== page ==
The Additional Sessions Court of Jammu and Kashmir, while deciding the review petitions pertaining to the interim maintenance amount awarded by the trail court held that, “father is legally and morally bound to take care of his daughter and her needs”. It also allowed the maintenance to earning wife.
“He is under moral , social, religious and legal sanction to maintain his family. His duty to maintain his family is an much higher pedestal”The Additional Sessions Court of Jammu and Kashmir
In the case, both the husband and wife along with the daughter filed revision petition at the additional session court. In July 2020, the trial court passed an interim order for the husband to pay Rupees 9000 to his daughter every month for maintenance, while nothing was awarded to wife as the trial court observed that the wife was working in a permanent job.
The husband filed the revision petition, being aggrieved of the trial court order, on the grounds that the maintenance amount is on the higher side and also that his earning wife to share the maintenance amount.
“… an earning lady , drawing Rs. 60,000/salary as Gram Sevak and both of them are equally responsible for maintaining of their daughter. So the responsibility of paying maintenance amount should have been equally apportioned between the two instead of directing him to pay the entire maintenance amount . That the amount awarded is on higher side .”
On the other side, the wife filed the revision petition, on the grounds that the maintenance amount is lesser and rejection of her claim to maintenance being wife. Also that the interim order was passed from the date of order and not from the date of filing the application.
“That the petitioner is though serving in the Rural Development Department , but as a low level employee , unable to cater the needs of her and of her daughter.”
As the two filed separate petitions, the court proposed to jointly decide the petitions.
The revision court observed that, the interim maintenance order by the trial court was a guesswork as the daughter as not explicitly mentioned the expenditures in the petition before trial court.
“Fact remains that she was supposed to put in explicit terms as how much… expenses she incurs on her studies… Once that was not available in the pleading , it is ofcourse the guesswork which was to be made and rightly so done by the Ld. Magistrate and awarded Rs.9000/as an interim relief.”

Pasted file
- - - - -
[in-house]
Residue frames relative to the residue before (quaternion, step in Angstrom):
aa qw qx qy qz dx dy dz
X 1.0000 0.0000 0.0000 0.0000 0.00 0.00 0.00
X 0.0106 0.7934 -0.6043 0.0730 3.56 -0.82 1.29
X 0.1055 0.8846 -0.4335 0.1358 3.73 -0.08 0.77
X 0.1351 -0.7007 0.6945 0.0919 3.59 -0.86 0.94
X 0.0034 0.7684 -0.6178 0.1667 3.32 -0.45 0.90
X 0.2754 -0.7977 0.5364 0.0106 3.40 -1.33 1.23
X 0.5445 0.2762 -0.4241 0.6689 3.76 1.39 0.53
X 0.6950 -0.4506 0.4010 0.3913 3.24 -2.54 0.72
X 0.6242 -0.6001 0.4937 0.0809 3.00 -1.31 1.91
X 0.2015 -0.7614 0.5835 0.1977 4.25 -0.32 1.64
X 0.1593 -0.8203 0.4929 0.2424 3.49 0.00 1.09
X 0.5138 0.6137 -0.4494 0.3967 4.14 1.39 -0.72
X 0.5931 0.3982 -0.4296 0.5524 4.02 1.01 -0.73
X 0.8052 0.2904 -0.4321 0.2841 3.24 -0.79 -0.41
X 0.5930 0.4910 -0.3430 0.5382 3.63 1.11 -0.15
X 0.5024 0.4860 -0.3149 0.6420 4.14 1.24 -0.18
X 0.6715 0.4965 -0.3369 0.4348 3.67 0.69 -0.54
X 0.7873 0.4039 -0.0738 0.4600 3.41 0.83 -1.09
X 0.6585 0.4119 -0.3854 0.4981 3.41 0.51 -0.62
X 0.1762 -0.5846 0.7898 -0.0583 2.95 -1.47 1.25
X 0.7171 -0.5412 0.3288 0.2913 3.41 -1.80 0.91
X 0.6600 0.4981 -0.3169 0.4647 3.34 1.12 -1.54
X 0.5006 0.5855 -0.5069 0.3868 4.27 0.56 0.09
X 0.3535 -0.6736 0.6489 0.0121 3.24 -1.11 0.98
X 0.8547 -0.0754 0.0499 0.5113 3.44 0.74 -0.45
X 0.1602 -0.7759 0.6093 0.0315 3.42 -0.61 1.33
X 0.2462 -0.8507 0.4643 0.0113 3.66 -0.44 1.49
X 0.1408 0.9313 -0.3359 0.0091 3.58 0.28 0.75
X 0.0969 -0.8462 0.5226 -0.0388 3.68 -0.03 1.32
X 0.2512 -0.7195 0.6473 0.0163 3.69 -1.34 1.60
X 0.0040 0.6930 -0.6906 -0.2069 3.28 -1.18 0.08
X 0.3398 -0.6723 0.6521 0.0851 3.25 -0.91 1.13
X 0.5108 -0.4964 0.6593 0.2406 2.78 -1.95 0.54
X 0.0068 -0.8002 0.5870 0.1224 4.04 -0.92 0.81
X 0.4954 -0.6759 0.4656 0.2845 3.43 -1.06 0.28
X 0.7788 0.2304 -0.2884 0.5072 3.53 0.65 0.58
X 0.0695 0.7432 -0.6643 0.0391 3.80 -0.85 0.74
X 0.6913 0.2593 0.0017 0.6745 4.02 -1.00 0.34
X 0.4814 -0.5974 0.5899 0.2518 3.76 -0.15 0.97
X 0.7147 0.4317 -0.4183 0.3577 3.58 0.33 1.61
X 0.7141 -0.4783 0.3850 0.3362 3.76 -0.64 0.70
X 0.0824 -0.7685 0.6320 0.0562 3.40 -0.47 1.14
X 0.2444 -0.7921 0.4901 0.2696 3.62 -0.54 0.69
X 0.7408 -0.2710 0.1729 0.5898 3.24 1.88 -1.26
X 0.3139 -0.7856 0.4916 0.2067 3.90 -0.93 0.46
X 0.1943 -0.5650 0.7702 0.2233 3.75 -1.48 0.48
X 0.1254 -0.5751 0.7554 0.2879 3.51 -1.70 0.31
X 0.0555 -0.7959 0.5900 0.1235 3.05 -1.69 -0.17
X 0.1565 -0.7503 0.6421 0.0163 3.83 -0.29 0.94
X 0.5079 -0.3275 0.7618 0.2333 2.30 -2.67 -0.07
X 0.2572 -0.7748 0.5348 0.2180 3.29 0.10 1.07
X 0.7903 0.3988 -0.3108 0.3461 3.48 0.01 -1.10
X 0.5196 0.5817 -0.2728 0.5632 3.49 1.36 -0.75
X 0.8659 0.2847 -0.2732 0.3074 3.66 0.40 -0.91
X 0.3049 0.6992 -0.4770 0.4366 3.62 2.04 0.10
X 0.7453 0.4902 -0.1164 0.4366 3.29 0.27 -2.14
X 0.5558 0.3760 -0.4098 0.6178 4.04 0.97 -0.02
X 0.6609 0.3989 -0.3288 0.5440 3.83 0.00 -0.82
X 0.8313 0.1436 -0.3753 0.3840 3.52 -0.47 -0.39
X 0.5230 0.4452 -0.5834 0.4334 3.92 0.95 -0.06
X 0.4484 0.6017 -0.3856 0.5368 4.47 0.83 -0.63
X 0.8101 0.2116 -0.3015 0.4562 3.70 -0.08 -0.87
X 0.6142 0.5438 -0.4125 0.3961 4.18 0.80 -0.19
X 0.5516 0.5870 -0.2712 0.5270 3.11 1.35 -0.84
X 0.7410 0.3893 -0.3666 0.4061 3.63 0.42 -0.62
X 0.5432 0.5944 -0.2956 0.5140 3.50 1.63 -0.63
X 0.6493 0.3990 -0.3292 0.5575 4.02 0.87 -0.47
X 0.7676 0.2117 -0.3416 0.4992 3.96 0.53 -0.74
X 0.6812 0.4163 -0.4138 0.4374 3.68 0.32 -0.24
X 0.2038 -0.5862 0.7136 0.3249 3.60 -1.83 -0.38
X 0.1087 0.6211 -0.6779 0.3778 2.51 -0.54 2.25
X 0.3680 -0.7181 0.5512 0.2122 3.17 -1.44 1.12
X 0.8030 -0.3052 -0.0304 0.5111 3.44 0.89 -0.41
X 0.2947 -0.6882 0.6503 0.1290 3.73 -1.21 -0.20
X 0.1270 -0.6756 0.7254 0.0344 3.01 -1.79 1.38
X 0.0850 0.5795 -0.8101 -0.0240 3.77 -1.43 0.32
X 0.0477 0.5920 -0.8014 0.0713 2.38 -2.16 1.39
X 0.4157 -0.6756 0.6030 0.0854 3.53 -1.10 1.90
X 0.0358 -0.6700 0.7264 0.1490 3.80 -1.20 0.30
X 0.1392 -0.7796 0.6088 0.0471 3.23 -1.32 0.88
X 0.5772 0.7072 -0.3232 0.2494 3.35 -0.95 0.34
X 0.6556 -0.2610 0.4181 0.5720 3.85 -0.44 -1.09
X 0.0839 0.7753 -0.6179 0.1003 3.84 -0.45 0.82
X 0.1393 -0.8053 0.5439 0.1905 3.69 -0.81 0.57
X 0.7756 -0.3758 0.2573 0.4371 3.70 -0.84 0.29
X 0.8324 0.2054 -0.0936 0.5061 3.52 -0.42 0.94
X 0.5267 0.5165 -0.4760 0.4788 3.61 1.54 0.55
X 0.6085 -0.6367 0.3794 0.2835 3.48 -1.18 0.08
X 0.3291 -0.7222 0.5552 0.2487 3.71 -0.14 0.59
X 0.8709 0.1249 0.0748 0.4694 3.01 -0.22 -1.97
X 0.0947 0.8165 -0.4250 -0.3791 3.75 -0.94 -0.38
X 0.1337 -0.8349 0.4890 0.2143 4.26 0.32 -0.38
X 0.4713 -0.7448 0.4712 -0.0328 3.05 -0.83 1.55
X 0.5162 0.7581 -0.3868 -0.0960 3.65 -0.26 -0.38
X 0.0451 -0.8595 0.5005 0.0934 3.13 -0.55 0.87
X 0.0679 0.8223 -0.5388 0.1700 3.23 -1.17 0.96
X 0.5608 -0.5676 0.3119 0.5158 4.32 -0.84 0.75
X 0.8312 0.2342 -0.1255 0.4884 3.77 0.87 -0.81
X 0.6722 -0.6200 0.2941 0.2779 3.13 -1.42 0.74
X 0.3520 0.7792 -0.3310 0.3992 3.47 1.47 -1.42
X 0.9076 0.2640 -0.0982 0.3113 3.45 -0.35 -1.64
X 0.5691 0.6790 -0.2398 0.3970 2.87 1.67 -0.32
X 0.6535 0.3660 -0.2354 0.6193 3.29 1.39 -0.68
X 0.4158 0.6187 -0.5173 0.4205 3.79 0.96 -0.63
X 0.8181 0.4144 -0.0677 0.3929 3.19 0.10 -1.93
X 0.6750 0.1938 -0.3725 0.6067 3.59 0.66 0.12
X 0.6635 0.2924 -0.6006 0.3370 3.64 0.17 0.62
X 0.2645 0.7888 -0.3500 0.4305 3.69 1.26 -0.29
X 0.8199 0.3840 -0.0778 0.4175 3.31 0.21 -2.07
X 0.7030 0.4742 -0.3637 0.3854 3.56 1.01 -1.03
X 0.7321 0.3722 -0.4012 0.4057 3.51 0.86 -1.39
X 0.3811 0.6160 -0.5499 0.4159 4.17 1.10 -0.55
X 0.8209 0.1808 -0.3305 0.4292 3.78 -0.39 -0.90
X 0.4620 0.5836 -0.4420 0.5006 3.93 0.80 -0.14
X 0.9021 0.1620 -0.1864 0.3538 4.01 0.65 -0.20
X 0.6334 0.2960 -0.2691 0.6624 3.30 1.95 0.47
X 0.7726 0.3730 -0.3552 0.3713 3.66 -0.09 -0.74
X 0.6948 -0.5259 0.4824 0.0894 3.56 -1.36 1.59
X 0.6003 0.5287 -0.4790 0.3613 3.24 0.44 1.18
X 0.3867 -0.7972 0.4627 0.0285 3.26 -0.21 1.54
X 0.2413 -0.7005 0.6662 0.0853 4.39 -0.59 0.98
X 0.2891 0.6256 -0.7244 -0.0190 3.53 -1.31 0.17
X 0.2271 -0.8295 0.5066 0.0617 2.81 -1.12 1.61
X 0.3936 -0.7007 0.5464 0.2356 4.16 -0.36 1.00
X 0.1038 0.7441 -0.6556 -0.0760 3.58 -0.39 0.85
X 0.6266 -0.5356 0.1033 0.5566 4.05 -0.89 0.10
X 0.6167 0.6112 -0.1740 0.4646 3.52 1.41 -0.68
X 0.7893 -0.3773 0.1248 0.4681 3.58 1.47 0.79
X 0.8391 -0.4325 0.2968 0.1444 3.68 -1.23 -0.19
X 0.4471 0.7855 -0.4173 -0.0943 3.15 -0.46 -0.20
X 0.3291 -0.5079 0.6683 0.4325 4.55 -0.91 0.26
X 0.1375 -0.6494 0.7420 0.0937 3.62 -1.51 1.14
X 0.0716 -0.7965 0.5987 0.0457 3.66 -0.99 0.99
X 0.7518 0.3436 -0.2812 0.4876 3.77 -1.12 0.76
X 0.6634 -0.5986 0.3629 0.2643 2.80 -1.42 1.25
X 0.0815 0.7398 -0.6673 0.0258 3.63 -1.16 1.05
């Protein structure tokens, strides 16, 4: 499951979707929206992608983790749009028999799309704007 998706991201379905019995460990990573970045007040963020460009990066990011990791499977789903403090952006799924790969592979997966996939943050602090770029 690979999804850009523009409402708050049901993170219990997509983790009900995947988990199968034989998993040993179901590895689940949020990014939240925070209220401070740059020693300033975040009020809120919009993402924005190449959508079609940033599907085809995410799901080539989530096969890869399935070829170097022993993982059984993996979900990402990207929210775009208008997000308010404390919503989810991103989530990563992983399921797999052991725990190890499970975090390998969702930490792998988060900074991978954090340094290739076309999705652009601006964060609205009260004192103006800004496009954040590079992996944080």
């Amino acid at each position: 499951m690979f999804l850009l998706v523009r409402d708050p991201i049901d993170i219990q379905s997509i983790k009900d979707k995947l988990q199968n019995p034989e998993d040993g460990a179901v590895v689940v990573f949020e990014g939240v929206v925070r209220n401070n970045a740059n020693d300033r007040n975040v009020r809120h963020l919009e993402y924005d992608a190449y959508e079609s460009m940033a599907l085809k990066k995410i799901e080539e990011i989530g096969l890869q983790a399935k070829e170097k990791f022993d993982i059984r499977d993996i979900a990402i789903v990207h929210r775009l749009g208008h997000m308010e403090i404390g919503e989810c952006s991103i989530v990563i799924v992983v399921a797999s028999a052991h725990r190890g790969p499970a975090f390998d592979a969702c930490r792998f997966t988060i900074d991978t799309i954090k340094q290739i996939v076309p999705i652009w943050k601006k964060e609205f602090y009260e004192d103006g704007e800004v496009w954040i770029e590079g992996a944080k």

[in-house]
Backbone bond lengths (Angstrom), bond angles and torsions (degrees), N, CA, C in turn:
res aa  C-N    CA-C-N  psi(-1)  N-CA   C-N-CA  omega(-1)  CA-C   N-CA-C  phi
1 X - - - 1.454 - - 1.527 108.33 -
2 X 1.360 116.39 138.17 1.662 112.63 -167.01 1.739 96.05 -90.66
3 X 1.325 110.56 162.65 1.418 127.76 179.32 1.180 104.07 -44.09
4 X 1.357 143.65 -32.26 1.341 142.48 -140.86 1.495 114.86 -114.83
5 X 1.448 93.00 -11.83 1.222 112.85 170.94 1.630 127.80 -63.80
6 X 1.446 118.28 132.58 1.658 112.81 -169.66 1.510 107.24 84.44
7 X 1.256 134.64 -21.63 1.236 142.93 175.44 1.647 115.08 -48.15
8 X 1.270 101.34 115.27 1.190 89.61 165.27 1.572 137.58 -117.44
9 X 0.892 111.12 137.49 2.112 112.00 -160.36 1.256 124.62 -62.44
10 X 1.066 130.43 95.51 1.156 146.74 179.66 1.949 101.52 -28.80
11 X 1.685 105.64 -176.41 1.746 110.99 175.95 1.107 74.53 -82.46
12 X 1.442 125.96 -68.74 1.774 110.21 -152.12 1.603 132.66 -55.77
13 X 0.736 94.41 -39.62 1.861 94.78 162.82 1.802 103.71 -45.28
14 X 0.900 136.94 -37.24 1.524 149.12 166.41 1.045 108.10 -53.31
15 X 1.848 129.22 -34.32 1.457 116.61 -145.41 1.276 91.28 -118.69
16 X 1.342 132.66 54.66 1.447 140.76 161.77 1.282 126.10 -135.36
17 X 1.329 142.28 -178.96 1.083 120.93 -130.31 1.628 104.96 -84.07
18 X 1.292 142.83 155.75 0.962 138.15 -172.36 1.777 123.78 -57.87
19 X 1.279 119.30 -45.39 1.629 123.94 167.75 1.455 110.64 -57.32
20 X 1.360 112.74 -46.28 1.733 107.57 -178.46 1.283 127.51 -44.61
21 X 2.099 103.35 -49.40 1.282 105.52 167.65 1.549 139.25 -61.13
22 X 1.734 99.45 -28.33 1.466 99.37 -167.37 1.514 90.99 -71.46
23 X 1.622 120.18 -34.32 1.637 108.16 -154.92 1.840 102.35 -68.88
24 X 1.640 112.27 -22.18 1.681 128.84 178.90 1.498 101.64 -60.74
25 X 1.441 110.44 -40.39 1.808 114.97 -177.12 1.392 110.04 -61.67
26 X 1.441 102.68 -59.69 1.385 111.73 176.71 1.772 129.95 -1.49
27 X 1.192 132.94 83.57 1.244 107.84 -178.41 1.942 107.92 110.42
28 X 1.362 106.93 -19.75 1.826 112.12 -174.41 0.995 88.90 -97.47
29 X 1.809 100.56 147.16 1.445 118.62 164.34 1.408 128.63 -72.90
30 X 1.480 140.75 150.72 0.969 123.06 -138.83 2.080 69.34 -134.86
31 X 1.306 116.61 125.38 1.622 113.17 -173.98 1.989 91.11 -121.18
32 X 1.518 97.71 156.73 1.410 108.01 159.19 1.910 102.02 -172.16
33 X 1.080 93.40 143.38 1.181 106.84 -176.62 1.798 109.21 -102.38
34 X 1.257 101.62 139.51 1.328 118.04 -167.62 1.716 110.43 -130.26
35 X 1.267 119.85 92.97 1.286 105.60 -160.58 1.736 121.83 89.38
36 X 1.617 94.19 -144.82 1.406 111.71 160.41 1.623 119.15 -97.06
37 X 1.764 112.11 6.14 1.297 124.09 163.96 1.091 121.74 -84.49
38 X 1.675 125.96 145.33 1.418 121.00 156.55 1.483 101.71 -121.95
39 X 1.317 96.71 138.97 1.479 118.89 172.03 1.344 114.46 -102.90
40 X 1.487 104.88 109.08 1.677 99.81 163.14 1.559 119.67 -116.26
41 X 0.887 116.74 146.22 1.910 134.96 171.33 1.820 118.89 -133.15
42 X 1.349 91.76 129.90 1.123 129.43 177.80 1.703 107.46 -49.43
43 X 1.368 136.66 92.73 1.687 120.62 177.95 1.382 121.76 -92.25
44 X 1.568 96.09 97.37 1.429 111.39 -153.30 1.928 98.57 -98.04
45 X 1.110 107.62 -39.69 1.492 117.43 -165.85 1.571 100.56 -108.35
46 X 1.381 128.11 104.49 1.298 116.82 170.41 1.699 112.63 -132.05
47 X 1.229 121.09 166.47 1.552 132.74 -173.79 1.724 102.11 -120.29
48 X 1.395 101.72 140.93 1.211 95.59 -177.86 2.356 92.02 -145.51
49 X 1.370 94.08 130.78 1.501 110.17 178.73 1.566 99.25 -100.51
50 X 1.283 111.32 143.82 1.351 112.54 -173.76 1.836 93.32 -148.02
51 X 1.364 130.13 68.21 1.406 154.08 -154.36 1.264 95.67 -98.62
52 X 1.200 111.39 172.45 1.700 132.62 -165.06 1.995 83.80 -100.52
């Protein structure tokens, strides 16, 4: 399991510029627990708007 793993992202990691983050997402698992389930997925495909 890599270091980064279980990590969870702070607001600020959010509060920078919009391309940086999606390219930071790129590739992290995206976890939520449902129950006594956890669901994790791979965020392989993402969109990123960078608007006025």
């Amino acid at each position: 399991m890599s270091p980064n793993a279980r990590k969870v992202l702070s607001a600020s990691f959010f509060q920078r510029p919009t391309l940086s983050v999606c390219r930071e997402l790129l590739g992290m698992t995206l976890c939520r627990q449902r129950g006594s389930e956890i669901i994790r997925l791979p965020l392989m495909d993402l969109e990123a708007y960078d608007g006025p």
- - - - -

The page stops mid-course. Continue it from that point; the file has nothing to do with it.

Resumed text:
The court said that the father’s claim of the said interim maintenance amount on the higher side is baseless, as he “is a permanent employee in BSF getting suitable salary is legally and morally bound to take care of his daughter and her needs”.
The court disagreed with the husband’s argument that the daughter’s maintenance amount should be shared between both the husband and wife.
“His duty to maintain his family is an much higher pedestal . Only in a situation where he is economically weak and his wife is earning sufficiently well , in that situation she may be legally obliged to share the expenses , otherwise not.”
The court observed that there was no evidence on record by the husband to prove that his wife is drawing handsome salary as he has pleaded.
“once she has stated on affidavit that she is a low level govt employee , it was now for her husband to bring on record that she is drawing sufficient monthly income which dis-entitles her for grant of any maintenance from him.”
The court passed the order in the favour of the daughter and the wife and allowed the interim maintenance from the date of filing of application.
“the order impugned sustainable to the extent of grant of interim maintenance to the daughter . However , it does not sustain to the extent of denying the interim maintenance to wife and granting interim maintenance to daughter from date of order only . Now wife is also held entitled for the same @ Rs. 6000/per month . Both mother and daughter will get the same from the date of filing application in the trial court for grant of maintenance.”